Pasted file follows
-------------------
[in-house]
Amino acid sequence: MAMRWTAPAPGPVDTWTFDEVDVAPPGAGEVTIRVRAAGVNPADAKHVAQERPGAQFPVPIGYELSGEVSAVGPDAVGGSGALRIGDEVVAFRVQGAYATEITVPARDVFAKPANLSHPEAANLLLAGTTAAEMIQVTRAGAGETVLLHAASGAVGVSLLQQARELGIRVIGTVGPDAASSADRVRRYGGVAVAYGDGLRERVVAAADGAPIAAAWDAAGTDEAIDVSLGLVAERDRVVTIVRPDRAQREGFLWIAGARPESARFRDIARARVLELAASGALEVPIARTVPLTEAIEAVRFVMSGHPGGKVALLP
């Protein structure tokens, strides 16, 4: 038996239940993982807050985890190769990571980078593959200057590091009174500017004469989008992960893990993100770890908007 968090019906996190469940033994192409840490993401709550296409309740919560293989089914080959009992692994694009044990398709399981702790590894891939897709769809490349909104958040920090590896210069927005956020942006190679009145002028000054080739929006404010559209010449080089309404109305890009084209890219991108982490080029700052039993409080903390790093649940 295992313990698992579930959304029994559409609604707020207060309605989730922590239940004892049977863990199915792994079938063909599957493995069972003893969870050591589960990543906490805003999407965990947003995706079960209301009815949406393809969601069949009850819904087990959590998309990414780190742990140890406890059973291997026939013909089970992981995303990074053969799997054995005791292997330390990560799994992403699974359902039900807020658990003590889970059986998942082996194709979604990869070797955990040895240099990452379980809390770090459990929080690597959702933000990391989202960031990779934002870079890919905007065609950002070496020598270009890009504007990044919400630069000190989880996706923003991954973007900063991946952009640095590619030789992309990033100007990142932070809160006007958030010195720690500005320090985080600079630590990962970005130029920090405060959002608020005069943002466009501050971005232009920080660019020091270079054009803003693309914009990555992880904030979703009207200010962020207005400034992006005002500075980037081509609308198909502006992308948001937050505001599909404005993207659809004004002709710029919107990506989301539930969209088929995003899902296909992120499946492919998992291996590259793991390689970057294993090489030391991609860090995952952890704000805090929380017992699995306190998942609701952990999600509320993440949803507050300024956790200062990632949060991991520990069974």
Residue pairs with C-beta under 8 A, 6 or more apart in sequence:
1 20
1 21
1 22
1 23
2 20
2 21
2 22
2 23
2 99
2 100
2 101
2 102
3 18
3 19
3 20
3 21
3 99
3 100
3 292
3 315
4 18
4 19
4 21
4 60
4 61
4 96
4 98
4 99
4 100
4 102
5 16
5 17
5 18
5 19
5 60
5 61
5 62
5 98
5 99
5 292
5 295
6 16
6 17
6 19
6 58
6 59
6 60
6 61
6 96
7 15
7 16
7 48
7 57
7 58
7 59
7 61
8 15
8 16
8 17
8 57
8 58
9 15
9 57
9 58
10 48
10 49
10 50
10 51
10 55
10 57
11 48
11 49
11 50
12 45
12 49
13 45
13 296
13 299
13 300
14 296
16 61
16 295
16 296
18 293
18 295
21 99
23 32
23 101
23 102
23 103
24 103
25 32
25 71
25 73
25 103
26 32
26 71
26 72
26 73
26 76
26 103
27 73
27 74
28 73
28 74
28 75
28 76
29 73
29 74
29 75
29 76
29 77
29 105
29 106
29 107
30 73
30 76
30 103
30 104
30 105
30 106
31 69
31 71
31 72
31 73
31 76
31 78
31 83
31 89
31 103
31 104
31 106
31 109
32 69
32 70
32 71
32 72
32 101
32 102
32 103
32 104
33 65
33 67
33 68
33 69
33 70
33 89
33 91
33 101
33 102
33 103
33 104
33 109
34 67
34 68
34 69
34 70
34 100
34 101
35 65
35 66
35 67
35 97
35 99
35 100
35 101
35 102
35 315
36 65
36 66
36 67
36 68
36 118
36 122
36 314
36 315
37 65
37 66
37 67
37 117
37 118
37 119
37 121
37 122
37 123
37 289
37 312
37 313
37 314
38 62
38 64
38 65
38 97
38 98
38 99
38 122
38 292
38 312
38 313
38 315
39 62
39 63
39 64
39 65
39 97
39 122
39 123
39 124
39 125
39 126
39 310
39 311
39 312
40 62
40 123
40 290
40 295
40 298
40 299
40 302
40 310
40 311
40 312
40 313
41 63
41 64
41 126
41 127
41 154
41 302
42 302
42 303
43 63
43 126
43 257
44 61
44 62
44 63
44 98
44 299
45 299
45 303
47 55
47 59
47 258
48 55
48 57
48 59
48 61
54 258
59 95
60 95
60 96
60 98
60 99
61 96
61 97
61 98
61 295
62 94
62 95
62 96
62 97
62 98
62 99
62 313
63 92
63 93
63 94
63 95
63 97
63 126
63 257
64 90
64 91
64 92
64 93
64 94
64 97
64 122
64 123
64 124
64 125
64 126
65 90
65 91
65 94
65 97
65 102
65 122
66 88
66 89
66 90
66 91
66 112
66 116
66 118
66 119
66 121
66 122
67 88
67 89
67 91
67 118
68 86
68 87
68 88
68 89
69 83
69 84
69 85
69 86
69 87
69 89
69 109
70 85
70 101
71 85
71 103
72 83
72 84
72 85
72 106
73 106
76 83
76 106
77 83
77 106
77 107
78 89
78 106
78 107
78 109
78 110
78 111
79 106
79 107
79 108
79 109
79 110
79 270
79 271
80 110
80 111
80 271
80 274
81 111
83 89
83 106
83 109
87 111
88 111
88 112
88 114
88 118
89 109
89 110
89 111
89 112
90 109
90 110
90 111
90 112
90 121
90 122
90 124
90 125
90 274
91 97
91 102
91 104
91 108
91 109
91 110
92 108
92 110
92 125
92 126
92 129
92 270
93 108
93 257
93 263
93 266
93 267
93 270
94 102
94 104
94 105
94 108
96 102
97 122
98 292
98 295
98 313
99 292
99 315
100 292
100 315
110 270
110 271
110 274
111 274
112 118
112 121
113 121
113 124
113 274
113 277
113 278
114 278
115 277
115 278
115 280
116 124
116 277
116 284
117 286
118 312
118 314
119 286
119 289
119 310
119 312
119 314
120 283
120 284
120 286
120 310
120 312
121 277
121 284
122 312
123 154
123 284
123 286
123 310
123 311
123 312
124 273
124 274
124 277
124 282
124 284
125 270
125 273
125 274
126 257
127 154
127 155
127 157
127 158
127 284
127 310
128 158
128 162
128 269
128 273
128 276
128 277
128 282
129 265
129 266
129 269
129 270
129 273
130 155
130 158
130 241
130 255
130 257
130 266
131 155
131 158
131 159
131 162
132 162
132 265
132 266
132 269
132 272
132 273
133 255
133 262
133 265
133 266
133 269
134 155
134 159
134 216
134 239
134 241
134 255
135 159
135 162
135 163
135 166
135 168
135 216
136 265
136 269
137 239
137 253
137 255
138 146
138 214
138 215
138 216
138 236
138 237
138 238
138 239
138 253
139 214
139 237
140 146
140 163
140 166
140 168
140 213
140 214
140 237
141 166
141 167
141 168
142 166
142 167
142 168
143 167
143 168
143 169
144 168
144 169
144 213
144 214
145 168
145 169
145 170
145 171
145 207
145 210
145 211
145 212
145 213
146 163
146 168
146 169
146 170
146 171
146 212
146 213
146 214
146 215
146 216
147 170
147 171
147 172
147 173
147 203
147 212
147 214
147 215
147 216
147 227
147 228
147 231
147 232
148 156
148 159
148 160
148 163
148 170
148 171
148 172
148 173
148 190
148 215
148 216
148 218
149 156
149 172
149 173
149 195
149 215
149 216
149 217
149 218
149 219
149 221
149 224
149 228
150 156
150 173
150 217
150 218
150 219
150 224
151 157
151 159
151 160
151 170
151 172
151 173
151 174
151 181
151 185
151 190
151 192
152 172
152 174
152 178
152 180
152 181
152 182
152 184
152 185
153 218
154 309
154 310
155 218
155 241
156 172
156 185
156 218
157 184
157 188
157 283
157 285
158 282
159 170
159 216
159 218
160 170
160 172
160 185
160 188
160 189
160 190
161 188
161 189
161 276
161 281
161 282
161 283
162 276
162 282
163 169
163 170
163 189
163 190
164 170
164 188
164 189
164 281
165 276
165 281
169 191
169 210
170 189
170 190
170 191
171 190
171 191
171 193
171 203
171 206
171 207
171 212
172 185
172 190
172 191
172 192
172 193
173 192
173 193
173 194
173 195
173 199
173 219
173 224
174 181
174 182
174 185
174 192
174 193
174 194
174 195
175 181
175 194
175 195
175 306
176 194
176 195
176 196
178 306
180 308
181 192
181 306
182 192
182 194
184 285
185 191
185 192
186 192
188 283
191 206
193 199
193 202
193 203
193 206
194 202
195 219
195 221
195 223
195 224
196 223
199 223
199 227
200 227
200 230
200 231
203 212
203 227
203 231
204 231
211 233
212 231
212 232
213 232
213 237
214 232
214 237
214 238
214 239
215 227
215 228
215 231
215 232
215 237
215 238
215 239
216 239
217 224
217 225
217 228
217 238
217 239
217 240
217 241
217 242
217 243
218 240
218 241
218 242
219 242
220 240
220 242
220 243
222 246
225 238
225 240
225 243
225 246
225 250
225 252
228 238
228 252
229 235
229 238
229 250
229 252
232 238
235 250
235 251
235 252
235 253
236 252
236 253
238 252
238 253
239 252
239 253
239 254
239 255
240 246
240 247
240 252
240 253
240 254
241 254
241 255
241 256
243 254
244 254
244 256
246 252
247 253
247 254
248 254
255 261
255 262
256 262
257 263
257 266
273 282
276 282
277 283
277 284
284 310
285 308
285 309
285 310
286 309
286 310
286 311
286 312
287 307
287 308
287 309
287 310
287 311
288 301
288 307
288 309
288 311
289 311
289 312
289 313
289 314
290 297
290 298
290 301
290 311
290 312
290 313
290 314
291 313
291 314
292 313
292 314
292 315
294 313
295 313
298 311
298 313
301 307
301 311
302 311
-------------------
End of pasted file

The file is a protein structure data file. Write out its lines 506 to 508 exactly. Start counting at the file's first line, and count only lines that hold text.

137 239
137 253
137 255